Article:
Ronaldo the main man, but Modric makes Madrid tick
There is no denying Cristiano Ronaldo likes the limelight. He basks in it. And with some merit, too, since his record at Madrid is remarkable.
"The numbers do not deceive," Ronaldo said on Saturday night, after firing his side to an unprecedented second-successive Club World Cup crown, not to mention a club-record fifth trophy in a calendar year.
But behind him is Luka Modric.
Little Luka Modric, the midfield metronome who knits Madrid's play, ensuring matches run to his whim. In the semi-final, Modric was named man of the match (Ali Khaseif!), before controlling the tempo throughout against Gremio in the final.
Modric never looks rushed, no matter the frenetic action often going on around him. He was deservedly named the tournament’s best player.
But it is not just that. Modric has a valid claim as the world’s foremost central midfielder as well.
Al Jazira put pride into 'Pride of Abu Dhabi'
“We’re a small champion from the UAE,” he reminded, “up against the champions of continents.”
In the semi-final, Jazira gave Madrid a hell of fright. They frustrated the world’s most renowned club side (Ali Khaseif!) then went ahead. One-up was so nearly two, before Madrid rebounded through Ronaldo and Gareth Bale.
Jazira lost, but they had excelled - and more - in the biggest game in UAE club football history. The 4-1 defeat to Pachuca in the bronze-medal match should not deflect from what was a Herculean campaign for the Abu Dhabi club.
As Ten Cate emphasised, Jazira had done their country proud.
Ali Khaseif stars on biggest stage
Ali Khaseif! Say again, repeat six times. For that would represent every one of the Jazira goalkeeper’s saves against Madrid.
The majority came within the first 20 minutes of the semi-final. Khaseif stood strong against the onslaught, repelling Ronaldo, Modric, Karim Benzema and anyone else who tried to test him. He was at times fortunate, but it was an incredible night’s work, in full view of the world.
Social media soon caught on: Khaseif was mocked up as the face of a Fifa video game’s “Legend Edition”. He was depicted with eight arms. He was said to be a brilliant blend of Manuel Neuer, Gigi Buffon, Oliver Kahn and Iker Casillas.
To everyone’s dismay, he succumbed to injury and departed before Madrid drew level. Still, as Khaseif noted, he can one day tell the grandkids of his near-impossible night against Madrid.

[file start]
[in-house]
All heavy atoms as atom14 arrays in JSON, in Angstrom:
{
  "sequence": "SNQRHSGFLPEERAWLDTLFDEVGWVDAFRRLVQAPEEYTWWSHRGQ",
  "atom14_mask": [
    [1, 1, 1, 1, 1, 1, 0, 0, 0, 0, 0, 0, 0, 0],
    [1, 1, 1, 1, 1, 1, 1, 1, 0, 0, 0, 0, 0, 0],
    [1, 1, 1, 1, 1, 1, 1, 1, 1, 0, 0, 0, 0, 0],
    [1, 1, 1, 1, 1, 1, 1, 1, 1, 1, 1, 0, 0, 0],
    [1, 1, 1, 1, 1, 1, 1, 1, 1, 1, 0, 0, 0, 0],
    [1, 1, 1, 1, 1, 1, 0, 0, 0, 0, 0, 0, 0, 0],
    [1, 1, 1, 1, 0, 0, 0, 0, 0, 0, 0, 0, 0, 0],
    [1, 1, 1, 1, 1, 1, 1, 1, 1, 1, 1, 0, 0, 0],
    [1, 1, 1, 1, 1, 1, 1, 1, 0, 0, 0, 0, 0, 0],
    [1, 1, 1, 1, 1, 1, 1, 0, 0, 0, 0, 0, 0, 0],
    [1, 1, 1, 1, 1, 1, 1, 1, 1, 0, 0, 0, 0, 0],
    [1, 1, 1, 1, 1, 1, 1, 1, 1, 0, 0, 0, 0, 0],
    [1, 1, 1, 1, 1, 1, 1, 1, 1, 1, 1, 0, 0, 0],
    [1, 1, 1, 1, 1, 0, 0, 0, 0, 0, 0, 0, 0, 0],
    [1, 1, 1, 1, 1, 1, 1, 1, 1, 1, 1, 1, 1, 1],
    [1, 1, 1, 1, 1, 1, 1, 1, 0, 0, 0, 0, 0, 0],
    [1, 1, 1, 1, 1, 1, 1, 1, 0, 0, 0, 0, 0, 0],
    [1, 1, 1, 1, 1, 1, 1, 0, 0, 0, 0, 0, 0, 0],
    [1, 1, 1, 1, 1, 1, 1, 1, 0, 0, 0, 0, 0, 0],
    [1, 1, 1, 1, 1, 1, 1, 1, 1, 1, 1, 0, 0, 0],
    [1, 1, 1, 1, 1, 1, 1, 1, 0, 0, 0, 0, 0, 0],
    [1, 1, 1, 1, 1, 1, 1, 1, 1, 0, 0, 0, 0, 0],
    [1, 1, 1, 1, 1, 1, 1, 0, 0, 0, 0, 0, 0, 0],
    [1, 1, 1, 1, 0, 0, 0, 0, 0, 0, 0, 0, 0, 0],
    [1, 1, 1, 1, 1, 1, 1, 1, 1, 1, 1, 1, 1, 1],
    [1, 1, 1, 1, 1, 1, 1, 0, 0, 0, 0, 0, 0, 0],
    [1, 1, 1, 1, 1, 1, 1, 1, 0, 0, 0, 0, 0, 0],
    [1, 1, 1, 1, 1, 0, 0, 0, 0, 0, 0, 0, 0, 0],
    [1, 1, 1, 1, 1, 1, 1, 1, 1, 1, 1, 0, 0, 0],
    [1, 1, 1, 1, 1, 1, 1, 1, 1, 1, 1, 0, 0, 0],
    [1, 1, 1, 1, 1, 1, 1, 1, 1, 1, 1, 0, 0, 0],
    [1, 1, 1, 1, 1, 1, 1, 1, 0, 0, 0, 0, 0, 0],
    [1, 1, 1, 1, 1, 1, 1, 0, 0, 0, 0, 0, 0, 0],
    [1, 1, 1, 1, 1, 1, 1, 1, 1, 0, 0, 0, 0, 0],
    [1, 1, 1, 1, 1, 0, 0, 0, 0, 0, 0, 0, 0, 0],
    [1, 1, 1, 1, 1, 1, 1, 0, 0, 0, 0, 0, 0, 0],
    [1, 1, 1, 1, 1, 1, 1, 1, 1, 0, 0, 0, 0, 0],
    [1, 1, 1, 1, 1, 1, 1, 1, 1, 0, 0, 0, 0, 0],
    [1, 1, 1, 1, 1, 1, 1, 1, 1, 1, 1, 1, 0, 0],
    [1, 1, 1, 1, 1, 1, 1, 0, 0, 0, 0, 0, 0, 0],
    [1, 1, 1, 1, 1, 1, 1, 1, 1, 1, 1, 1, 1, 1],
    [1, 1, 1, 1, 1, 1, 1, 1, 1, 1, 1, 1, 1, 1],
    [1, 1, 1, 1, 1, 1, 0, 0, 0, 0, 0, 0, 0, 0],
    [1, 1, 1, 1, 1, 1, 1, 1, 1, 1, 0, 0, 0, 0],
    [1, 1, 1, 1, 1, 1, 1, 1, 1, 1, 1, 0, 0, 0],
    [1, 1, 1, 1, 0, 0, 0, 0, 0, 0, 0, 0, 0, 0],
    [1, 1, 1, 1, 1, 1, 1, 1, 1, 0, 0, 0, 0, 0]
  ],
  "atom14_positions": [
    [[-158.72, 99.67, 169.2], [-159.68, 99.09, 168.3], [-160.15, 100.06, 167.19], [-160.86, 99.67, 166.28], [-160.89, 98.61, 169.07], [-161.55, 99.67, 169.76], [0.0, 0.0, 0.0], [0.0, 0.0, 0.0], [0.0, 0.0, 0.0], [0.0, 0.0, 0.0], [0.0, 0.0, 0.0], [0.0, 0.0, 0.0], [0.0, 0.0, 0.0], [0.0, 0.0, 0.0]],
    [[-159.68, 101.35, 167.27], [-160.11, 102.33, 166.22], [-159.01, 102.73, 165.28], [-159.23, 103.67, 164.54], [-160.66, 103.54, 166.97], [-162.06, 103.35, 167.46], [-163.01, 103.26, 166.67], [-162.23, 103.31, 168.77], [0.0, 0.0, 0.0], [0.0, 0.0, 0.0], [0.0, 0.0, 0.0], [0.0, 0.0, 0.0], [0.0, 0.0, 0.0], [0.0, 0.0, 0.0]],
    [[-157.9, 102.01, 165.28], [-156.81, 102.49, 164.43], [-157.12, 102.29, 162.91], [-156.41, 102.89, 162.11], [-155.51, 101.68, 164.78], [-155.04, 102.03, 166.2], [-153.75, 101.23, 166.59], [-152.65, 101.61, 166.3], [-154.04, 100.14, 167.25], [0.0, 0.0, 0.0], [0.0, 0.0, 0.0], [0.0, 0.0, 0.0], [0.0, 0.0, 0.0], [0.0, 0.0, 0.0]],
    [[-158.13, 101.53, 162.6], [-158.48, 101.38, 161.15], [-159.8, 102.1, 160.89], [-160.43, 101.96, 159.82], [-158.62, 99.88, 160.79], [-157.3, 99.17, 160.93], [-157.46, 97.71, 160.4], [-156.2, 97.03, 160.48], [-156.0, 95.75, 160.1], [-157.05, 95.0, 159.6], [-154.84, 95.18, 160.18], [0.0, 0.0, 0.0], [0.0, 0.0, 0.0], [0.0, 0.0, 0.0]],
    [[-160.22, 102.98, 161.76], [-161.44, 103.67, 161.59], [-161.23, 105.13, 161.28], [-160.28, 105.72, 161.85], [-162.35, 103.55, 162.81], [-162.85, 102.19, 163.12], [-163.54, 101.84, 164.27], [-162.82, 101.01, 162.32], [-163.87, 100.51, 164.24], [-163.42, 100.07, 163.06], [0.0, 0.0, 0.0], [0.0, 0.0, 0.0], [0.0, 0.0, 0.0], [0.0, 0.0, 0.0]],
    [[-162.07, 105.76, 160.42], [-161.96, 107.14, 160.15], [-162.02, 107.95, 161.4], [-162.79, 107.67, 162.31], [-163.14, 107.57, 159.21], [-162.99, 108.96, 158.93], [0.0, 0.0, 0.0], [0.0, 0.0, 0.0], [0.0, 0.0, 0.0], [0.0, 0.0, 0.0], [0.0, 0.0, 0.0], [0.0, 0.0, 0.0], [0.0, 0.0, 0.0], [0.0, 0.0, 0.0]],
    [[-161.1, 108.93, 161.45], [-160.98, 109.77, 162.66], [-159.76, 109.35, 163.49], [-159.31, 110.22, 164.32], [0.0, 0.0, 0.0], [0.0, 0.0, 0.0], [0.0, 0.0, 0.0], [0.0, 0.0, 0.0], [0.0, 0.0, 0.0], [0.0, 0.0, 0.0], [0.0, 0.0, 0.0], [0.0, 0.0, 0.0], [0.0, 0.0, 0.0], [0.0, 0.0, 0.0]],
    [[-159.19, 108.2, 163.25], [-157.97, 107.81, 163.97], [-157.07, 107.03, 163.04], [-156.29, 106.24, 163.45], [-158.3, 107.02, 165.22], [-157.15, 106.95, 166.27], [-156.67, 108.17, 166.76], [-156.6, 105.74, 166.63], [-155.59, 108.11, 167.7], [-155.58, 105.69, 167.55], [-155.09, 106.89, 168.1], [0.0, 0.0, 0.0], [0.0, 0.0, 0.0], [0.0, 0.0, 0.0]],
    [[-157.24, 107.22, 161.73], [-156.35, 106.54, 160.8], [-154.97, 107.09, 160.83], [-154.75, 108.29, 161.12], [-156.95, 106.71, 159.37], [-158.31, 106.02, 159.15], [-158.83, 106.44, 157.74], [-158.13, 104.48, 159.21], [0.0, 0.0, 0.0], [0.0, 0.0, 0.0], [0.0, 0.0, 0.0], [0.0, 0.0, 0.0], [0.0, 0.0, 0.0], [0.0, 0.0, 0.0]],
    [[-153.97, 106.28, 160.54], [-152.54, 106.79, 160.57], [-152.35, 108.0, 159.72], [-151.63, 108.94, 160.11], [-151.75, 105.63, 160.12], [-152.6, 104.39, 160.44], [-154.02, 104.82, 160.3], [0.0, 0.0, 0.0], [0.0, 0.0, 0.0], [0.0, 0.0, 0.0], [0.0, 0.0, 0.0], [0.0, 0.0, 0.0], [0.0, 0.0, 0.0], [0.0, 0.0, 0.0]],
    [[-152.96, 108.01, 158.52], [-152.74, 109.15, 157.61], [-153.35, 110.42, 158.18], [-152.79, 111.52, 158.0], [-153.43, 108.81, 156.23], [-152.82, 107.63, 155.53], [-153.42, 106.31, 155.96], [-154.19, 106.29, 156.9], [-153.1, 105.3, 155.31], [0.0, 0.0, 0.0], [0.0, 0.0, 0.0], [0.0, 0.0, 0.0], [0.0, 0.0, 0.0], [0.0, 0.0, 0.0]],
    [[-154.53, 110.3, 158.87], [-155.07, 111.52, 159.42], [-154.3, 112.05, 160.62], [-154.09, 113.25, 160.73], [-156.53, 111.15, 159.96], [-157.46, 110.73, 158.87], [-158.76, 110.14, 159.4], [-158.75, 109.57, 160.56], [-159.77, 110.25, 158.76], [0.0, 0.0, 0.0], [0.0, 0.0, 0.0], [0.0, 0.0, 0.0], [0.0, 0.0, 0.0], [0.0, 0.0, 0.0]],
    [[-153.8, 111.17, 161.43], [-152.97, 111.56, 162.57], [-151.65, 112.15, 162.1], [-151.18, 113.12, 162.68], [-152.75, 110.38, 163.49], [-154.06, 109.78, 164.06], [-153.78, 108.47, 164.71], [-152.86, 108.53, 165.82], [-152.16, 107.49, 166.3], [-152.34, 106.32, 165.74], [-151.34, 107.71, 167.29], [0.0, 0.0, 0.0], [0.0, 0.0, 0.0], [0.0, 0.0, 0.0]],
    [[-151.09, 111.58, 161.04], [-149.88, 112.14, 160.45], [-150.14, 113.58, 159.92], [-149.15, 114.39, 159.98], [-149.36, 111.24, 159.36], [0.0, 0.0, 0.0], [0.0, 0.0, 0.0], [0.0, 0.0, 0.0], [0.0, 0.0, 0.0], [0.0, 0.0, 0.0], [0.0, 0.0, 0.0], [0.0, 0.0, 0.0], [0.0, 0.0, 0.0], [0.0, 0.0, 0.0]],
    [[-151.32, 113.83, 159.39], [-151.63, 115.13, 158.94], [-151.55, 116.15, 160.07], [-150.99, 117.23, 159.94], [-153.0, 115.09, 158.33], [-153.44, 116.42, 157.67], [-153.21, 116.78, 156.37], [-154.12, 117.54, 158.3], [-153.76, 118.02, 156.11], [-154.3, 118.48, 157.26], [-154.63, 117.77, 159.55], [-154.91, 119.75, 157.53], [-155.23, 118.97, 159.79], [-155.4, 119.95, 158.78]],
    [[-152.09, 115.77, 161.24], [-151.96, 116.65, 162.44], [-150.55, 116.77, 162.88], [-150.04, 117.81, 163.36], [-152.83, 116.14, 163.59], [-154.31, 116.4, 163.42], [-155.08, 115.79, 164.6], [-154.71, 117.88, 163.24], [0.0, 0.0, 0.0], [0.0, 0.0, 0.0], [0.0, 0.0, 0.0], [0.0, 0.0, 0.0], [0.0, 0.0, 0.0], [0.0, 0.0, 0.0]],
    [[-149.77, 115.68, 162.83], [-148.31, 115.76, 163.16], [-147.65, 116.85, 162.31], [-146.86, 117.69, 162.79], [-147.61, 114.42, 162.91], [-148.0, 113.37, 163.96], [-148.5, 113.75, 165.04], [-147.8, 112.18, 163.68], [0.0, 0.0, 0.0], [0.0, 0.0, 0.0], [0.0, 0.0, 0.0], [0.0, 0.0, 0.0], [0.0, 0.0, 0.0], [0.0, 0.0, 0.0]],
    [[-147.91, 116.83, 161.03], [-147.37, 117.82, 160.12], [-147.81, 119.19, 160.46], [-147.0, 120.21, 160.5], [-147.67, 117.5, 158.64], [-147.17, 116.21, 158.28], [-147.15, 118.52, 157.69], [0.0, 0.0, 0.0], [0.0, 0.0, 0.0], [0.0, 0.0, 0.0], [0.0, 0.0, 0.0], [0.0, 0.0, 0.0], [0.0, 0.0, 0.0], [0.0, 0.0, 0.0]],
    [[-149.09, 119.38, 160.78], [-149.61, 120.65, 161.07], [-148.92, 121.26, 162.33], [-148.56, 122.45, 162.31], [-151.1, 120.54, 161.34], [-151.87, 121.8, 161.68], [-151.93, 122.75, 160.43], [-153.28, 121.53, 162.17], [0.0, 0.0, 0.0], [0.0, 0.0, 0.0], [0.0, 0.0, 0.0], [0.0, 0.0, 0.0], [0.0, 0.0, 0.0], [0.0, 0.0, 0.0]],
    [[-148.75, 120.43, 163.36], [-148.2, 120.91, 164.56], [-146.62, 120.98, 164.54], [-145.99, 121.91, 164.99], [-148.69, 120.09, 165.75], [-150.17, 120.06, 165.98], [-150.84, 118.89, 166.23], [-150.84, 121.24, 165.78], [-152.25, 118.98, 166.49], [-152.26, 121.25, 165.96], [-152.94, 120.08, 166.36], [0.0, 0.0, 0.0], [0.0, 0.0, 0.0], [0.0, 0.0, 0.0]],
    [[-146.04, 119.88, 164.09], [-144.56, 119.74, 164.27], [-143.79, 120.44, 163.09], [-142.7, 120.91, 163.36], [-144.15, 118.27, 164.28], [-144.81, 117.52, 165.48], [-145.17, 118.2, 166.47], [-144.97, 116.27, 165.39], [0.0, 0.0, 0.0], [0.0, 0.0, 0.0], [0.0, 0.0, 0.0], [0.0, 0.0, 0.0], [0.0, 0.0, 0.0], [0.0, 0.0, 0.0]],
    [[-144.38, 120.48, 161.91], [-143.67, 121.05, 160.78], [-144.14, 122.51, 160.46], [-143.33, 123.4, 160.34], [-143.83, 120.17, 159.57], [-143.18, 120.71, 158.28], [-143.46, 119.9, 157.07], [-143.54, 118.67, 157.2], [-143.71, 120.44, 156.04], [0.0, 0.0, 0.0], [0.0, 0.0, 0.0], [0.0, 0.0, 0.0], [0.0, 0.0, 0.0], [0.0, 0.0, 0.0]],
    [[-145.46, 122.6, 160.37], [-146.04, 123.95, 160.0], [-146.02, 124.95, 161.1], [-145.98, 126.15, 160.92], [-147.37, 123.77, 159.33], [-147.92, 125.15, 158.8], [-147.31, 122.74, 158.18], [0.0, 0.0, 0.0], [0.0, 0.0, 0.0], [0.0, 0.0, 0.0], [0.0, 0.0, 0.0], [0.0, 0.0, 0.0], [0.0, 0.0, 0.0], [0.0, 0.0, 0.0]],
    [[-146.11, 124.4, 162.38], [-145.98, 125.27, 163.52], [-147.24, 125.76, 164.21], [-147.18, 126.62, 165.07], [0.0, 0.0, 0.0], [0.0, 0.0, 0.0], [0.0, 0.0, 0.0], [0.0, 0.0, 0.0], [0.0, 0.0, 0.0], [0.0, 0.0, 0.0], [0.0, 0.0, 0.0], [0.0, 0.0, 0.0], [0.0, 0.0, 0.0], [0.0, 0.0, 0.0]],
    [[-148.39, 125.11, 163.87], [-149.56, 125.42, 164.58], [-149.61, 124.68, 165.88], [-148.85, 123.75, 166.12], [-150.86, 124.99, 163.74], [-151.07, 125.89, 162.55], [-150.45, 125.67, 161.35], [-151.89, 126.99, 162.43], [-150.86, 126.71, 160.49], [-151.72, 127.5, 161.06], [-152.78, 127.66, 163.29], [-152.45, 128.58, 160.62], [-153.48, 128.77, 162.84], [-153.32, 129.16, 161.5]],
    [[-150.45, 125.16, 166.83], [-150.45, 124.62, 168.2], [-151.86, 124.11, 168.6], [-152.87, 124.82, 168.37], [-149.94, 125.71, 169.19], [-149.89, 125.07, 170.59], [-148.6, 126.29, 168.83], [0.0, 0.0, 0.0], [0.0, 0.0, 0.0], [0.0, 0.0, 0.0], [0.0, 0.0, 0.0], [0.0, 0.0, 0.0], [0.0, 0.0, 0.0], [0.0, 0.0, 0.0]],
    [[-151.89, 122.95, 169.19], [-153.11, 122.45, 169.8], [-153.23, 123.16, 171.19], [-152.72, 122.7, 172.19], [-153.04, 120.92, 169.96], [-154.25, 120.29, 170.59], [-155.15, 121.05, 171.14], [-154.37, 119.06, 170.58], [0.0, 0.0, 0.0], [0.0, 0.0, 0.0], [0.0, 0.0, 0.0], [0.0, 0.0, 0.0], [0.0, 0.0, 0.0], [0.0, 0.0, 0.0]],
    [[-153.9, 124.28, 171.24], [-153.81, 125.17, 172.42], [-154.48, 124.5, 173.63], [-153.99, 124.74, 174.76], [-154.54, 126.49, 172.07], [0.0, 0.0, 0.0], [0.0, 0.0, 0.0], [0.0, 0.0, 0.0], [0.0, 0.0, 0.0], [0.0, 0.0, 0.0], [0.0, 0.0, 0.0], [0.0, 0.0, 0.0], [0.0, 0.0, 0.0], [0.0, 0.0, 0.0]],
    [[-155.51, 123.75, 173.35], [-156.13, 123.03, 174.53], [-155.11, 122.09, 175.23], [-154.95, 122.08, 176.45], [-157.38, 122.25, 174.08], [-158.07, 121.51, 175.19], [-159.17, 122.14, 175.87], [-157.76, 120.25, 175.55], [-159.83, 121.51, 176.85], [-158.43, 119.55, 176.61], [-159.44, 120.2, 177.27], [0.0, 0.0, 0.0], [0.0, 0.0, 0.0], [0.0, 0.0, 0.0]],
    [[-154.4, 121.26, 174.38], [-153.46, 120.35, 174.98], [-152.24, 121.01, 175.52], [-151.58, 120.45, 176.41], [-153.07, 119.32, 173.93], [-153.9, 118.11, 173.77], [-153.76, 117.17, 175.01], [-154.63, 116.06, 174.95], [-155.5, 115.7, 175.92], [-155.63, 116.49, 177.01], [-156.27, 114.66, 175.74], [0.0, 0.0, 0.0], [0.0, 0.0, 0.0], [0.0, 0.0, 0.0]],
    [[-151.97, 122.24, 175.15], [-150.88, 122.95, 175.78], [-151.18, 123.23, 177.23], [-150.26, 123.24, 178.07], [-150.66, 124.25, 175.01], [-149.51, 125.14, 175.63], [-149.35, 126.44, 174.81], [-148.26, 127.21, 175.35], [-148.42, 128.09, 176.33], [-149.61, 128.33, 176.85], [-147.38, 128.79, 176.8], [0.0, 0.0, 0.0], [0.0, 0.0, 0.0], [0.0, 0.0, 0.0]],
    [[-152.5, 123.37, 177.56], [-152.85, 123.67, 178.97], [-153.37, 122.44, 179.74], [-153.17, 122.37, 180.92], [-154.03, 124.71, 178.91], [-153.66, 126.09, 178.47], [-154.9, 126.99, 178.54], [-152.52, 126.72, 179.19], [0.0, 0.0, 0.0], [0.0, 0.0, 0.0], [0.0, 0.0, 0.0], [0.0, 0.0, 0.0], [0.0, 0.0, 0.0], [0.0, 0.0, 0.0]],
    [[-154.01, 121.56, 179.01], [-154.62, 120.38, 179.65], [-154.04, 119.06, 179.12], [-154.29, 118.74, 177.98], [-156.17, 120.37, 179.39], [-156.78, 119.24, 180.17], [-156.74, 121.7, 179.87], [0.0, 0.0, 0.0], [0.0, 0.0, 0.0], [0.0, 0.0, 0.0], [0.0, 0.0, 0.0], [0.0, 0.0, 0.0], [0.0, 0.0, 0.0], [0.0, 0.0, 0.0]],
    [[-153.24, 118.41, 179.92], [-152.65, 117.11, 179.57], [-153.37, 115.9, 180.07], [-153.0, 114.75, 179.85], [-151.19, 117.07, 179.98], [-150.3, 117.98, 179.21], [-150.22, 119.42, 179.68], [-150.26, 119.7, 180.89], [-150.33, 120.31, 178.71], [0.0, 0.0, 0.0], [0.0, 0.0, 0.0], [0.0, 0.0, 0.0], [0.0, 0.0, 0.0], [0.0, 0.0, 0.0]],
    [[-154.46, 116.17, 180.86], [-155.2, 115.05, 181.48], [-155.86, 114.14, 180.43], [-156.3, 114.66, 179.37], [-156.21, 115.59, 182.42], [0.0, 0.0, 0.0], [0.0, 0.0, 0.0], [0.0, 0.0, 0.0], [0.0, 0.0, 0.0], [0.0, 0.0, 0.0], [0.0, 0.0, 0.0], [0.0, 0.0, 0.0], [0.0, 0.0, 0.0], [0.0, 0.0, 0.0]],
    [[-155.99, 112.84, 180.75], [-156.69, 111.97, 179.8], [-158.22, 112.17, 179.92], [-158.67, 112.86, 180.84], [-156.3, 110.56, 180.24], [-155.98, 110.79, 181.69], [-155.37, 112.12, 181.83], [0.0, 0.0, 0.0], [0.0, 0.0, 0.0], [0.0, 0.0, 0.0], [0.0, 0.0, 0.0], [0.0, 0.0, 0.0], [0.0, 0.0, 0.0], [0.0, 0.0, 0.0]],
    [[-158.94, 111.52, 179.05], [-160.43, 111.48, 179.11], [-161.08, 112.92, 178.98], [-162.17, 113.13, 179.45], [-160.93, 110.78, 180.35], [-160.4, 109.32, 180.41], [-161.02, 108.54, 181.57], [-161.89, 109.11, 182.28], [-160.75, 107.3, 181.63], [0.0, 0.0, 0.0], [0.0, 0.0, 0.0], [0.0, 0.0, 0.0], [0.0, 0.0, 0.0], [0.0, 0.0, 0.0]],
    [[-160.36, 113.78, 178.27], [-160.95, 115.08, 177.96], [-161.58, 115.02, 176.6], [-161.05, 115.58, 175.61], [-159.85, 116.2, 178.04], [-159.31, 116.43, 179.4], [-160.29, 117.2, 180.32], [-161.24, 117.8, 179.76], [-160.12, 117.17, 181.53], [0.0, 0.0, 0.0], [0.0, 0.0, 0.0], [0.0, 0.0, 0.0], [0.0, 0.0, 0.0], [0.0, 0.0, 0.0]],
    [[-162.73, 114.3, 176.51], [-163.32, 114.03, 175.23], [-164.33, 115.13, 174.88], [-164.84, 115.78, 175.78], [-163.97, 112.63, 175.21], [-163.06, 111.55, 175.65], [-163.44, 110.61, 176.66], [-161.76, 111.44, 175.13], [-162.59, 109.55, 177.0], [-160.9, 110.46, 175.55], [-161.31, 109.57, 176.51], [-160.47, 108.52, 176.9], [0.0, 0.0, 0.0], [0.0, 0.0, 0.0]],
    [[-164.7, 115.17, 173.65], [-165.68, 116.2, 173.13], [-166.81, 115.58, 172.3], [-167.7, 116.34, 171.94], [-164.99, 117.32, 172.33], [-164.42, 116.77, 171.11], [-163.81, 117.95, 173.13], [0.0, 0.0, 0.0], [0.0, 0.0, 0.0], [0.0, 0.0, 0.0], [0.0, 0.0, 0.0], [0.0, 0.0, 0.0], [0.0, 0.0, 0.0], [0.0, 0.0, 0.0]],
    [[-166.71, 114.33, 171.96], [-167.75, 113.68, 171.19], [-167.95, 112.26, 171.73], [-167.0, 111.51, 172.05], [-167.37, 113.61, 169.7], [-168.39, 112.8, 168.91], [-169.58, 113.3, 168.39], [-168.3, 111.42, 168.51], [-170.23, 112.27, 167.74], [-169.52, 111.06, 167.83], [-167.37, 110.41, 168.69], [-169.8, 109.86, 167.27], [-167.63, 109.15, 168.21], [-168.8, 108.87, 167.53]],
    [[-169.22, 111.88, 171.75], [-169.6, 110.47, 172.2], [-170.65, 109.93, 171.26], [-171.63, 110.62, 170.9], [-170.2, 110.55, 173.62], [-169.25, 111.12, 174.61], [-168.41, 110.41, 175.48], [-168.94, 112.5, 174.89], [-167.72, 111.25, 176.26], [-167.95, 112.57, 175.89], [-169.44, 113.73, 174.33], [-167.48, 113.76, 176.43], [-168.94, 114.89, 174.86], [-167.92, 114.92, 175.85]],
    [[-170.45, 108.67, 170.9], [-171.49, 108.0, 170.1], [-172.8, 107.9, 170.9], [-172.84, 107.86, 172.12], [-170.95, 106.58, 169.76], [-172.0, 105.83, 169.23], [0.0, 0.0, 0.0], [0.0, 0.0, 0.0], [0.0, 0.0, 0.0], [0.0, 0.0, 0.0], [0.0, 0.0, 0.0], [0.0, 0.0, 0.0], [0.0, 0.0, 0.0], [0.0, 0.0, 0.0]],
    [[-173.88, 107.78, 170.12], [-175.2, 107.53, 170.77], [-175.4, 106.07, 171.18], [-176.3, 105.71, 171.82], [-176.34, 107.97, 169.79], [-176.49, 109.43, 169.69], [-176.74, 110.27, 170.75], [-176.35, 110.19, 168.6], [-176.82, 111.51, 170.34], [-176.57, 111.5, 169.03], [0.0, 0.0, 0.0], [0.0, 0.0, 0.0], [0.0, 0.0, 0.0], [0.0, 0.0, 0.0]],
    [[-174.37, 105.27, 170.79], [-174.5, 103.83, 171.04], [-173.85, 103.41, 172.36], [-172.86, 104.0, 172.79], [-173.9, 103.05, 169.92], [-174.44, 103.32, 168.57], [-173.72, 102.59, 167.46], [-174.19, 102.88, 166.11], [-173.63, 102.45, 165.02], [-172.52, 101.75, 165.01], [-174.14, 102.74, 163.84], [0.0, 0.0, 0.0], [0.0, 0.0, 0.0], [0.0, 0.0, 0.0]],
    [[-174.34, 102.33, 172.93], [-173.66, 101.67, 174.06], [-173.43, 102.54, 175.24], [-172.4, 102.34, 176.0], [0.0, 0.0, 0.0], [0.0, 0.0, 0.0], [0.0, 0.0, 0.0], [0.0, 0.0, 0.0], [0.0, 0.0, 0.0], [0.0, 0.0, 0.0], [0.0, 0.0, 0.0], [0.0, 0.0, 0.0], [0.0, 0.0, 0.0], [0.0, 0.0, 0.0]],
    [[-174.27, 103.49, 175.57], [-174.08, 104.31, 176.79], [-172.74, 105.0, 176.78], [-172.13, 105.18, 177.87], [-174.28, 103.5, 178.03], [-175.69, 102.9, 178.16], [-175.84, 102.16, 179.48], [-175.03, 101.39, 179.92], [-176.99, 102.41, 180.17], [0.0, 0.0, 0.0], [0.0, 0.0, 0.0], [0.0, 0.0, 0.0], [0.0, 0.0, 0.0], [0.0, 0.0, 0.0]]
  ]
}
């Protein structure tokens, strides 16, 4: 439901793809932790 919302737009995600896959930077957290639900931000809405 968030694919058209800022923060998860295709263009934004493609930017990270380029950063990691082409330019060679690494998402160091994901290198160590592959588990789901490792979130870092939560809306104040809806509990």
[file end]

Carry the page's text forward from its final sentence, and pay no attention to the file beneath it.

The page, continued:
VAR welcome, but needs refining
Once more, Video Assistant Referee (VAR) was employed at the Club World Cup. It was first trialled at last year’s tournament, when Madrid’s Sergio Ramos was spared a red card in the final.
This year, VAR was called upon again, most notably twice in semi-final between Jazira and Madrid. Initially, it took at least three minutes to come to its conclusion, much to the confusion of the teams and the vast majority of the 36,000-plus people in Zayed Sports City stadium.
Zinedine Zidane highlighted its problem afterwards, as did Modric.
Ten Cate said that, although the system deprived his side of going 2-0 up, that ultimately it had gotten both decisions right. VAR is appreciated - necessary even - but it still requires refining.
UAE football fans should maintain CWC fever
On Saturday night, Zayed Sports City felt like the place to be.
The stadium creaked to more than 41,000 spectators, eager to catch a glimpse of Ronaldo or Bale, or to cheer on a Gremio side seeking both a famous victory and the Club World Cup crown.
For the semi-final between Madrid and Jazira, 36,000 attended. At both, the experience was all the better for it.
It was a far cry from club football in the country, where only marquee matches attract significant numbers (although none would compete with Saturday). Even the tournament opener, where hosts Jazira took on Auckland, drew a disappointing crowd at little more than 4,000.
Madrid and their crop of Galacticos will always distort the numbers, but if only UAE football fans turned out regularly en masse.
It represents a perennial problem.